The Characters

(Critical Guide to British Fiction)

The protagonist emerges as a girl of acute sensitivity who suffers more than her share of fear and guilt. She fears everything from lockjaw to the Druids, from being kidnaped to the imagined death of her mother. Some of her fear is related to sex and results from her religious upbringing. She is shocked when she sees young couples embracing outside a cafe, and when her cousin exposes his chest to her she is overwhelmed by thoughts of sin and the Devil. It is nakedness which she fears most of all.

Her religious nature is clear throughout: At one point, she experiences what she hopes is religious ecstasy, and later she sees herself with Jesus in a vision. She devises the most unpleasant forms of penance for herself, with the simple logic of the child: “Everything you did was the opposite to what you wanted to do.”

Her embrace of the sisterhood is therefore no surprise, particularly when it is remembered that throughout the story she is closer to women than to men. Almost all the men she encounters are threatening figures. She cannot, for example, bear her father’s attempts to kiss her: “You told yourself that you were not experiencing anything and in that way you didn’t.” At one point, she even fears that her father may try to seduce her. In contrast, she feels extremely close to her sister and to her mother.

Her father is an experienced farmer and a local peace commissioner, which causes him to boast that he has...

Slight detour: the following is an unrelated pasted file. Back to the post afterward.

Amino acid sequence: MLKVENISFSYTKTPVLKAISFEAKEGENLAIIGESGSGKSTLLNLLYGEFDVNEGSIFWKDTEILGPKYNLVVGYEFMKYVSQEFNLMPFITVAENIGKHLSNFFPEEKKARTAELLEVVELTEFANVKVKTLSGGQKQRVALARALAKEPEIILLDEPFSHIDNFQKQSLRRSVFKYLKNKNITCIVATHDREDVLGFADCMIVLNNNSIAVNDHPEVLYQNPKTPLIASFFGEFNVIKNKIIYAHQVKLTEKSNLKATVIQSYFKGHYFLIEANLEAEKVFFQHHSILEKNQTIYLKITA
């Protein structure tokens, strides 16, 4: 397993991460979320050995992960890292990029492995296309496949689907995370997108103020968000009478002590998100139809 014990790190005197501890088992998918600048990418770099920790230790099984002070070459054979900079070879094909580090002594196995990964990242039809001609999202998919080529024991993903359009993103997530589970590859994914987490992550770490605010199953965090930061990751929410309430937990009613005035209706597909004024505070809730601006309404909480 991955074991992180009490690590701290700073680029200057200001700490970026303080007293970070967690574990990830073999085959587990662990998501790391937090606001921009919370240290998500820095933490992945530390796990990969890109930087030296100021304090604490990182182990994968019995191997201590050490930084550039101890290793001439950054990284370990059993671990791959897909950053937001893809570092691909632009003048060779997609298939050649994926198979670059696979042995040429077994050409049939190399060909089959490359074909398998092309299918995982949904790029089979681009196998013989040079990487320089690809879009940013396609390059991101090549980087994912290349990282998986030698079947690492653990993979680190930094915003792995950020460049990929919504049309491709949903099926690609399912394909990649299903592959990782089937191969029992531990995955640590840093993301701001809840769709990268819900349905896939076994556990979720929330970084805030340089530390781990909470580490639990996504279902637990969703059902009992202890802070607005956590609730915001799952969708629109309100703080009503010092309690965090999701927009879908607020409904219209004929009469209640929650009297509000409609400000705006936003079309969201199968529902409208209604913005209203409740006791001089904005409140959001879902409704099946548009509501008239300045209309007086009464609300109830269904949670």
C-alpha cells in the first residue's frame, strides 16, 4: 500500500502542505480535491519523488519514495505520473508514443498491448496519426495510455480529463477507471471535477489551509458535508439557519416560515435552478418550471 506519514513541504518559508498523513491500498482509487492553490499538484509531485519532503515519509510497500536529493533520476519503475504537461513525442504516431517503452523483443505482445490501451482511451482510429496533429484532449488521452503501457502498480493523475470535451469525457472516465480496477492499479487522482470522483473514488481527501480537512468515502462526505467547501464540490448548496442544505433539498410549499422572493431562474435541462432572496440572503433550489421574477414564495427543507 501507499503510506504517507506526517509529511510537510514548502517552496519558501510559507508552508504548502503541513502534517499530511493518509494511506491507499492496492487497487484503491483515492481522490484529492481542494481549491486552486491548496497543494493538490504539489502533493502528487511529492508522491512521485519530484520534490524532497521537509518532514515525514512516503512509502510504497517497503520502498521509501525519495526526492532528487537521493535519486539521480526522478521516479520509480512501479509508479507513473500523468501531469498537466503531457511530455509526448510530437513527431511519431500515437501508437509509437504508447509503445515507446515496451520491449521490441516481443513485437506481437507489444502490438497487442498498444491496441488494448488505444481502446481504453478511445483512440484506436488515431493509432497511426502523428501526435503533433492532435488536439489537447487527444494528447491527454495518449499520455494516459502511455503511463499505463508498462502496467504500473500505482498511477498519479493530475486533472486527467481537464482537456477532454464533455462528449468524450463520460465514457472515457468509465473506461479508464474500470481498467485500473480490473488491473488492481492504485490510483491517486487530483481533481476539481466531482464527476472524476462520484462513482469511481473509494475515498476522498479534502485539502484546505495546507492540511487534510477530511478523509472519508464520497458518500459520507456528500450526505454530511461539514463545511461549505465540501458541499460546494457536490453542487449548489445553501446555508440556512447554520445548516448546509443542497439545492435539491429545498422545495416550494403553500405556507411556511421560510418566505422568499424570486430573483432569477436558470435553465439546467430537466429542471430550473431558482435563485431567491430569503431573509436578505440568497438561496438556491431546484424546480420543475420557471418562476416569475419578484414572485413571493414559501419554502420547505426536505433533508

(The entire section is 573 words.)

A Pagan Place Characters Discussed

(Great Characters in Literature)

The protagonist

The protagonist, an intelligent, imaginative, sensitive, ten-year-old, pubescent schoolgirl in the superstition-ridden, legend-haunted West of Ireland. She is never given a name except “you.” In her close, proscriptive, Roman Catholic village community, the girl grows up. Smart, very observant, and bookish, she goes through a series of initiations. She is present at a violent family row in which her pregnant, unmarried sister Emma is packed off to Dublin to have her child and have it adopted. She experiences her own sexual awakening at the hands of a young priest, Father Declan, who ejaculates on her closed thighs. Her second sexual arousal follows when her brutal father, to punish her for her conduct with the priest, beats her bare buttocks with a school ruler. Still vulnerable, priggish, nasty, and hypocritical, she escapes from her restrictive home, village, and country (if not immediately from the church) by becoming a novice in the Order of the Enfants de Marie convent in Belgium.

Her father

Her father, a drunken, violent, horse-fancying farmer. Generous to a fault, he is headed rapidly down on the social scale.

Her mother

Her mother, who married above her social station and is a martyr to her husband’s violently shifting moods. To salvage some personal satisfaction, she lives the lie of married bliss and keeps both the newly arrived village doctor and the...

(The entire section is 412 words.)